A Democratic candidate in a heated runoff in one of Texas' battleground congressional districts is facing bipartisan criticism after she dismissed concerns about looting "if that's what it's going to take to fix our nation."
The candidate, Kim Olson, made the comments during a virtual campaign event Tuesday in response to a question about the movement to "defund the police" after the death of George Floyd. The black Minnesota man died late last month after a white police officer kneeled on his neck for nearly nine minutes, an incident that has set off massive protests and a national reckoning on race.
Olson, a retired Air Force colonel, began her response to the question by suggesting she was uncomfortable with the perception that "defund the police" means entirely breaking up police departments and instead talked about reallocating some of their funding to social programs — echoing a call of many who are using the rallying cry.
She then spoke more broadly about police reform, noting departments have become "really militarized" and offering as an aside that she saw "snipers on the roof" when she recently participated in a march in Dallas. Protests in Dallas have drawn thousands, and on several occasions police used tear gas and fired rubber bullets on protestors. Some businesses near protests had their windows broken or suffered other damage.
"What the hell you got snipers on the roof for in a peaceful march?" Olson said, according to video from the event. "Even if people loot, so what? Burn it to the ground, you know, if that’s what it’s gonna take to fix our nation. I know people don’t want me to say that, but I’m just saying, you know, what are you gonna do, shoot us as we protest? We really have fundamentally pivoted the militarization of our police force where it used to be to protect and serve."
Olson's comments first prompted condemnation from Republicans who said she was endorsing violence. But on Friday evening, Olson also received pushback from her runoff opponent, Candace Valenzuela, who is black and Latina. The former Carrollton-Farmers Branch school board member said in a statement that Olson "has missed the mark by actively encouraging the destruction of our community rather than amplifying the voices of Black people who are fighting for change with empathy and compassion."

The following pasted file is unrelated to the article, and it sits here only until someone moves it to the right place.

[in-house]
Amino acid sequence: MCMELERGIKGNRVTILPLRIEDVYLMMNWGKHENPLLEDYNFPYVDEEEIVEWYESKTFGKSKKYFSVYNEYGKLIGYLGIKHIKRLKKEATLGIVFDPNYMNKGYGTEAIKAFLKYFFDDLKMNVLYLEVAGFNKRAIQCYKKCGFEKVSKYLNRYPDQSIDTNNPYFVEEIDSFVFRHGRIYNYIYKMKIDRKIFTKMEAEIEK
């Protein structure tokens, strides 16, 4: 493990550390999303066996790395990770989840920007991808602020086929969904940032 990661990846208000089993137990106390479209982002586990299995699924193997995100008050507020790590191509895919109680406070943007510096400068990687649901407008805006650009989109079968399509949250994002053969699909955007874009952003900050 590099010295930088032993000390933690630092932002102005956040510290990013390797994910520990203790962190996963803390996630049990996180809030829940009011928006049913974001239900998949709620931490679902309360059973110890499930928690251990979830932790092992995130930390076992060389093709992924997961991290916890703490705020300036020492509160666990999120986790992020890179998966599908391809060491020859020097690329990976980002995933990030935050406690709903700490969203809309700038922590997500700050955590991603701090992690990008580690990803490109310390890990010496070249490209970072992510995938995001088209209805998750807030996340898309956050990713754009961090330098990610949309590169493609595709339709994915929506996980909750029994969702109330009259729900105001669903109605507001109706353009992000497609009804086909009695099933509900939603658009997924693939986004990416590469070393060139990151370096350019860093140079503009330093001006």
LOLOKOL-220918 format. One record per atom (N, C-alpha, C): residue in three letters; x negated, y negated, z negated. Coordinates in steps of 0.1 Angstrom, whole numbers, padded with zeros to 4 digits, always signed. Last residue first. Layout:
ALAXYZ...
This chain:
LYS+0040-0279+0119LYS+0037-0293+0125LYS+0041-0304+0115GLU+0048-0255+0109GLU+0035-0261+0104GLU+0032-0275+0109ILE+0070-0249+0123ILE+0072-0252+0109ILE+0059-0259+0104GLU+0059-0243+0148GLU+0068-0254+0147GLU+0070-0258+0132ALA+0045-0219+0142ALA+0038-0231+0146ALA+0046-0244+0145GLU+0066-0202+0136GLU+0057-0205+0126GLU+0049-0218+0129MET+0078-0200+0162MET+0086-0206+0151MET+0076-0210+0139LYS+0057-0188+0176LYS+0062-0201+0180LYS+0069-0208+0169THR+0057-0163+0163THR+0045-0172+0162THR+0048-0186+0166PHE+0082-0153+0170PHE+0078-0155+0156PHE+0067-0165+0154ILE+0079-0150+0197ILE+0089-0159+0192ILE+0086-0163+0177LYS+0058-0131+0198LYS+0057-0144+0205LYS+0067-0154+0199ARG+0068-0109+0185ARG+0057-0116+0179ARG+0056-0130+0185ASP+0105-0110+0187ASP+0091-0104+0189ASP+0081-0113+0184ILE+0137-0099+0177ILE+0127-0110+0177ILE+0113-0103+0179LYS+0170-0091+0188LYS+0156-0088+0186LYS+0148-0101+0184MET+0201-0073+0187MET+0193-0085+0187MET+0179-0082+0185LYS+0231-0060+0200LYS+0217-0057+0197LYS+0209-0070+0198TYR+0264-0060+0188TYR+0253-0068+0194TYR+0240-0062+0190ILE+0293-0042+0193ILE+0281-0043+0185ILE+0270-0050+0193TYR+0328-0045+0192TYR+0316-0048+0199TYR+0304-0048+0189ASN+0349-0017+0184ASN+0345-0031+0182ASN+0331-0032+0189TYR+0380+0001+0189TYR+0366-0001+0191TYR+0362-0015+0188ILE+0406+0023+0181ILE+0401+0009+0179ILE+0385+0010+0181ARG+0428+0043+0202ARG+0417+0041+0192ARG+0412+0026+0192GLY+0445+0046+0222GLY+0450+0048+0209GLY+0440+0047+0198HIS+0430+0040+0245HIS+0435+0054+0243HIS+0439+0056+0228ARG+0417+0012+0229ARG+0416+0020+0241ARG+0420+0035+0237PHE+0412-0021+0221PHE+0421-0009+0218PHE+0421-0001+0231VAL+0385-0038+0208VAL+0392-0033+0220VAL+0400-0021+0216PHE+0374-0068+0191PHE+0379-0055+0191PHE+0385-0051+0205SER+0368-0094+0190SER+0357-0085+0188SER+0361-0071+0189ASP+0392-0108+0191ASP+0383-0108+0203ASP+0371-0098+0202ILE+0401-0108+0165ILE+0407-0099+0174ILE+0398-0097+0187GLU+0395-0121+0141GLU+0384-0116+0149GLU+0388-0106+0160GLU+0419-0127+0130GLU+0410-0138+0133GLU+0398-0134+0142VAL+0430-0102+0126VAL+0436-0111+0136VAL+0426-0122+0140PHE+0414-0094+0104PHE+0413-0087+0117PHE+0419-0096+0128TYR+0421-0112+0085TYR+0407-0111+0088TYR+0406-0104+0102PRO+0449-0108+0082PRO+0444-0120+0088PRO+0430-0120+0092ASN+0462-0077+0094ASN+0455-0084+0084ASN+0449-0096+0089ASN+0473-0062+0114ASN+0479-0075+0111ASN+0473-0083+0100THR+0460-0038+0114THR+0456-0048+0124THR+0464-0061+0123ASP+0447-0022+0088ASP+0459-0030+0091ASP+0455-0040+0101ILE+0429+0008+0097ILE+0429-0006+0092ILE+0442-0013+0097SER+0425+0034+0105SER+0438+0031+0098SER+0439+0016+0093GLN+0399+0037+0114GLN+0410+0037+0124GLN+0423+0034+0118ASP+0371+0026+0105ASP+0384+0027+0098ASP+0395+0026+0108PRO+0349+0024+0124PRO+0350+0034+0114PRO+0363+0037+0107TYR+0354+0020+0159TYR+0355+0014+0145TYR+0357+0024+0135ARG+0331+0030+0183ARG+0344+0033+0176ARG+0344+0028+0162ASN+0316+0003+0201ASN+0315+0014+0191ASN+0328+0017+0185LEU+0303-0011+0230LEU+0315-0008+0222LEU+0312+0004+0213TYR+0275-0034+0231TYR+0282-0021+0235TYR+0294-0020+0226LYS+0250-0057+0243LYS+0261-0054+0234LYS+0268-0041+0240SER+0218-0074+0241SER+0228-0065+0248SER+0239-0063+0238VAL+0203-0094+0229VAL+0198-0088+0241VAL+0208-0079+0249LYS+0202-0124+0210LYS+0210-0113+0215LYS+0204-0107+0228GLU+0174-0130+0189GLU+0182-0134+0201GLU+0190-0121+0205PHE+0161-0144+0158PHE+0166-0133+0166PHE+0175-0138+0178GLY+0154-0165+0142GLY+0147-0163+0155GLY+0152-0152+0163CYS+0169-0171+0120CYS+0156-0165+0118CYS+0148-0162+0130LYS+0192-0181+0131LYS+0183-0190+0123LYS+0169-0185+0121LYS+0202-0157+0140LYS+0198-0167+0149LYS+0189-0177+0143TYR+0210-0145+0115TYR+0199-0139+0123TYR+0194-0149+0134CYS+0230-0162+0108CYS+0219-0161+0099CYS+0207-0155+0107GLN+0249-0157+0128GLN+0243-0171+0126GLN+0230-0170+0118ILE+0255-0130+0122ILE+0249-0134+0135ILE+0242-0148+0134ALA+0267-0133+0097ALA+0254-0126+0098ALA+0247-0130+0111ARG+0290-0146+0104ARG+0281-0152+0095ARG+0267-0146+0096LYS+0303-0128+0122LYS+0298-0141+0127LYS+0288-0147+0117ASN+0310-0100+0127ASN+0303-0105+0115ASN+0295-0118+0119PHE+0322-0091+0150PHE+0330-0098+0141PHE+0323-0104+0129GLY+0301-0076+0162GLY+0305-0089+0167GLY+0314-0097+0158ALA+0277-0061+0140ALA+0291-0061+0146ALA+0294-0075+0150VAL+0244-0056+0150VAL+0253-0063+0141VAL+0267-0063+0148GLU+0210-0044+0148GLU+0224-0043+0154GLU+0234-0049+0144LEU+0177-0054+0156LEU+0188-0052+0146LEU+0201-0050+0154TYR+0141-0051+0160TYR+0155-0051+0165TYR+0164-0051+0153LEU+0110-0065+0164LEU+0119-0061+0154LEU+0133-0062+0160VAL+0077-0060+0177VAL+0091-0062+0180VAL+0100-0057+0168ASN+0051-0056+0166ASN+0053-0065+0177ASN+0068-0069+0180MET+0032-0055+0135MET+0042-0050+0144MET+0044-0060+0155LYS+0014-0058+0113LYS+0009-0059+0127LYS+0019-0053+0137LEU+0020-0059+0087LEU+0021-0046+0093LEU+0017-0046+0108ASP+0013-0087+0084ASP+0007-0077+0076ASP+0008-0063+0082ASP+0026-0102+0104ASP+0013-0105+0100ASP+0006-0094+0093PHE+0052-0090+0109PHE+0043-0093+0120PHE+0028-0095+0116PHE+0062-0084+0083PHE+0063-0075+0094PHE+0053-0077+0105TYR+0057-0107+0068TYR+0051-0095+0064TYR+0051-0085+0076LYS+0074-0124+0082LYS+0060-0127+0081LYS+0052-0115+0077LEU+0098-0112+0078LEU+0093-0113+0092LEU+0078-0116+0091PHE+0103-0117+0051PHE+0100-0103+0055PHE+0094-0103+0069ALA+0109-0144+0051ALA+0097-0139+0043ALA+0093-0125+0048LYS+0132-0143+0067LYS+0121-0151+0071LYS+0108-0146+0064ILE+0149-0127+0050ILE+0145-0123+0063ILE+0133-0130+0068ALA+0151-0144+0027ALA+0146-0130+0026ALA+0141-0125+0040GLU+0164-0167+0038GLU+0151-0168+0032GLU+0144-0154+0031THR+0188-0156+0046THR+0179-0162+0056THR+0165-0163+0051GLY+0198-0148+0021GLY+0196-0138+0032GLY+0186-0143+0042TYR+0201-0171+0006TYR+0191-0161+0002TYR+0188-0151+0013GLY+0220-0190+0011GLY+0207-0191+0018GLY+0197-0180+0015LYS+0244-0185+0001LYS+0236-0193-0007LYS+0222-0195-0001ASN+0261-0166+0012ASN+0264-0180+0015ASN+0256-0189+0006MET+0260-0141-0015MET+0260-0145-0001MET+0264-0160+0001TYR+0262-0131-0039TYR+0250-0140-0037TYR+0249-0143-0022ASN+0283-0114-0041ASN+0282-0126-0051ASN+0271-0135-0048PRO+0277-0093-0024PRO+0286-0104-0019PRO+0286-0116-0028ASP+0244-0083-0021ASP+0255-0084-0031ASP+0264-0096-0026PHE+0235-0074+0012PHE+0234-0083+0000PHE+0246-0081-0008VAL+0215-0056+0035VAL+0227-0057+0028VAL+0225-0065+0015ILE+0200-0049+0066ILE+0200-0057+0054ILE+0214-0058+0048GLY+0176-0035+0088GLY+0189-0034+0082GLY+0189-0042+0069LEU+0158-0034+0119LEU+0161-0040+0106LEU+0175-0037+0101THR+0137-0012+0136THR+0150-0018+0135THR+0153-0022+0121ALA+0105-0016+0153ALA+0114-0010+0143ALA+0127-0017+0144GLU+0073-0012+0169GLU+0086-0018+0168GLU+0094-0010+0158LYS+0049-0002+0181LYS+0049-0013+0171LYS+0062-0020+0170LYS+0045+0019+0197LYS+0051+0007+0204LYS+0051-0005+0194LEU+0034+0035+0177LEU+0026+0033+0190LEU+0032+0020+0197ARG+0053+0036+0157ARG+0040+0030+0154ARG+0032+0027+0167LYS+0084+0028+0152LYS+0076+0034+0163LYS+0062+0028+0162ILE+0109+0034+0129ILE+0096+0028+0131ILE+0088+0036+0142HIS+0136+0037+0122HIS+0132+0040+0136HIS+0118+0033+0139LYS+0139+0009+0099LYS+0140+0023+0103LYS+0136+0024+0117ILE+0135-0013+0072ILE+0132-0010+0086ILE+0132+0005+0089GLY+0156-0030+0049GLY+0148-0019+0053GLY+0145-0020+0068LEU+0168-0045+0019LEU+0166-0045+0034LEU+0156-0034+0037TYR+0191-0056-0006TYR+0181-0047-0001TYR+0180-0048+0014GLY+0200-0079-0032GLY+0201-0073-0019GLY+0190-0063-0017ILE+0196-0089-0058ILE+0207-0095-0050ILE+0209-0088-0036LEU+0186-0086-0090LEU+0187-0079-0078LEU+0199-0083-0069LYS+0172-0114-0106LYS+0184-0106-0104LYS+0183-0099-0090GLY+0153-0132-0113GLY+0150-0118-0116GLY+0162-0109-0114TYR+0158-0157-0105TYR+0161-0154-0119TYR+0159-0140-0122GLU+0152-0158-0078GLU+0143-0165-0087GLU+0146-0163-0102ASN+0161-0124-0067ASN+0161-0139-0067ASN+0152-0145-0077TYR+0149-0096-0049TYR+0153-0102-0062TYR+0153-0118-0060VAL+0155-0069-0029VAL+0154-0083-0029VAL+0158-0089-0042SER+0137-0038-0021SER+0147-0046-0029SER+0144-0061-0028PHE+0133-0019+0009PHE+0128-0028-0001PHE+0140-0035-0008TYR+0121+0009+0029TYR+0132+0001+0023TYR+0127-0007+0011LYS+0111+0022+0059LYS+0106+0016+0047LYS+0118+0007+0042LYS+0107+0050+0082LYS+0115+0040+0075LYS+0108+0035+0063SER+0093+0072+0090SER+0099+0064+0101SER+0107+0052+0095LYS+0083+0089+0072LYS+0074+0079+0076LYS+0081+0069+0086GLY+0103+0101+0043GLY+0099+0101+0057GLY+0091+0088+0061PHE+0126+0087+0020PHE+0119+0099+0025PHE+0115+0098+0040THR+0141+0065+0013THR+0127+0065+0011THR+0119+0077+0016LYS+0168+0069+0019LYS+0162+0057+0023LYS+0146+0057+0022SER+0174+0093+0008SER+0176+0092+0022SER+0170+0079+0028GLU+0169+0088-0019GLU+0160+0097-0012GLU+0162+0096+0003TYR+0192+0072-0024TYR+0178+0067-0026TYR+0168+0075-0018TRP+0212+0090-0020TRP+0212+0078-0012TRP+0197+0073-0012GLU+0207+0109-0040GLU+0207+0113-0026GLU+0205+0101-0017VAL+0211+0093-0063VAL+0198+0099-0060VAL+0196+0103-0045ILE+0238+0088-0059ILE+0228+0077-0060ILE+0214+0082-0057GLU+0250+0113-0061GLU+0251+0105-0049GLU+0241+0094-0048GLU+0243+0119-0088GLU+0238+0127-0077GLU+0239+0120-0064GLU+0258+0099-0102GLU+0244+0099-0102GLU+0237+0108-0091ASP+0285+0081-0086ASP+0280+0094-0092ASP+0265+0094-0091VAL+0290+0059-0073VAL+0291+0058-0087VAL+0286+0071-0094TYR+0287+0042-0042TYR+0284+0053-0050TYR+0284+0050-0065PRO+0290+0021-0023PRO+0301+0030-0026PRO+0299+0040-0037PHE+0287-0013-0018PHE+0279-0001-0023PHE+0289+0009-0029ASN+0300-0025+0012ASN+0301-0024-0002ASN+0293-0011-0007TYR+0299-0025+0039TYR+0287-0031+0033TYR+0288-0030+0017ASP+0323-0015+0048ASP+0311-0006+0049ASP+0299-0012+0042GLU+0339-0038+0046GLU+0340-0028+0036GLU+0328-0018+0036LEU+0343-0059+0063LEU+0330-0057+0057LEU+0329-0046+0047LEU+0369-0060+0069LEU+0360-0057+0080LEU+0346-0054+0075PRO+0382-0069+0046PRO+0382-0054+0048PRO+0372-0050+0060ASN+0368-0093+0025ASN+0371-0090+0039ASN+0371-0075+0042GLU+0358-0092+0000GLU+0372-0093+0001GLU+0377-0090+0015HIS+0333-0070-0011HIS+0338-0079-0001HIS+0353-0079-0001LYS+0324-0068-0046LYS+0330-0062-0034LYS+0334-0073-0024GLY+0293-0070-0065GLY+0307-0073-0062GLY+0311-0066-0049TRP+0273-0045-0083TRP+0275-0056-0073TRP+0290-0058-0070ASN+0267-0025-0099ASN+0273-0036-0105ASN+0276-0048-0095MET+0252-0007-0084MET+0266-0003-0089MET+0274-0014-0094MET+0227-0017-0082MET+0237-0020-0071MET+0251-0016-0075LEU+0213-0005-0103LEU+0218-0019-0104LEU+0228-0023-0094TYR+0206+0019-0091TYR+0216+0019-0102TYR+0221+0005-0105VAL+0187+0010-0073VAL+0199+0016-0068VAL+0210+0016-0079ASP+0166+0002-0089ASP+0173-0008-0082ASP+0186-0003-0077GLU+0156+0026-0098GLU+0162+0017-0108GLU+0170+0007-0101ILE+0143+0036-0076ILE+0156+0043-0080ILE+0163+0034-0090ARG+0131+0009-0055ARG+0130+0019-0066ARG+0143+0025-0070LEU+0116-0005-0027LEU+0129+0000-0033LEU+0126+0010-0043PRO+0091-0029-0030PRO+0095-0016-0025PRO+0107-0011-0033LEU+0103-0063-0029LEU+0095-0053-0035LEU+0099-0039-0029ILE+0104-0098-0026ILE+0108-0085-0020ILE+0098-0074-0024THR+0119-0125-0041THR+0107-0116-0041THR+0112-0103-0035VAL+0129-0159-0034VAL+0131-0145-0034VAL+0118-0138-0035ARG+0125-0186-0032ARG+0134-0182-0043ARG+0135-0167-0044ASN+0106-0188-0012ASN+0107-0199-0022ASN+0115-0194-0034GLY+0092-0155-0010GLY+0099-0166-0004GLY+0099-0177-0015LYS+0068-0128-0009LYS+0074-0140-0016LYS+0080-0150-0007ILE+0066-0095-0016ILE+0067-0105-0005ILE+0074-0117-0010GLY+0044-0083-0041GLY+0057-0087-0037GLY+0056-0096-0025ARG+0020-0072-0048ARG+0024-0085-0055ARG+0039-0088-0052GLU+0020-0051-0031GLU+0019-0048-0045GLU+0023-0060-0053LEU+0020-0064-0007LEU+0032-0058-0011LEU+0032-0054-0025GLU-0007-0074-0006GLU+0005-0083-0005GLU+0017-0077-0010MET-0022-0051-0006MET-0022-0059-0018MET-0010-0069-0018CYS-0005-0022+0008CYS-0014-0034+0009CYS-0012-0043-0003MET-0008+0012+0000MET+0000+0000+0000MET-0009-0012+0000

Olson and Valenzuela are competing for 24th District, where Rep. Kenny Marchant, R-Coppell, is retiring. The seat is a national Democratic target, and the GOP nominee is the Beth Van Duyne, the former U.S. housing official and Irving mayor.
Prior to Valenzuela's response, Olson's campaign claimed she was being taken out of context.
"As a combat vet, Colonel Olson knows first hand the human heartbreak of violence," Olson campaign manager Rachel Perry said in a statement. "She knows we cannot use force to fix a systemic problem of undue violence and discrimination perpetrated by those who are sworn to protect and serve. We have to rebuild from the ground up a color-blind public safety institution across America."
The campaign's use of the term "color-blind" brought further criticism from Valenzuela and one of the groups supporting her, the Congressional Black Caucus.
"Olson’s team response calling for 'color-blindness' is tone deaf and silences members of the community she is seeking to represent," Niccara Campbell, the political director for the caucus PAC, said in a statement. "This is not solidarity or allyship. It is not even an attempt."
Olson's comments were first reported Wednesday by the Washington Examiner and highlighted the next morning by the National Republican Congressional Committee. NRCC spokesman Bob Salera told The Texas Tribune that Olson is "siding with the violent criminals who hijacked legitimate protest."
Van Duyne said in a statement that the Olson-Valenzuela runoff "has become a despicable race to the bottom for who can be the most extreme, most radical, and most destructive to our neighborhoods, state, and nation."
And on Friday morning, the GOP chairs in the three of the four biggest counties in North Texas — Dallas, Tarrant and Denton — all issued statements condemning Olson's comments.
Olson, the 2018 nominee for agriculture commissioner, entered the runoff against Valenzuela with at least a couple significant advantages. Olson was the top fundraiser in the primary and finished first with 41% of the vote to 30% for Valenzuela.
Valenzuela has since built some momentum with a series of high-profile endorsements — and the race has taken a contentious turn. Earlier this month, a pro-Valenzuela group began sending out a mail piece attacking Olson for her tenure at Dallas Independent School District. Olson's campaign has denounced the mailers as "mudslinging and misinforming voters."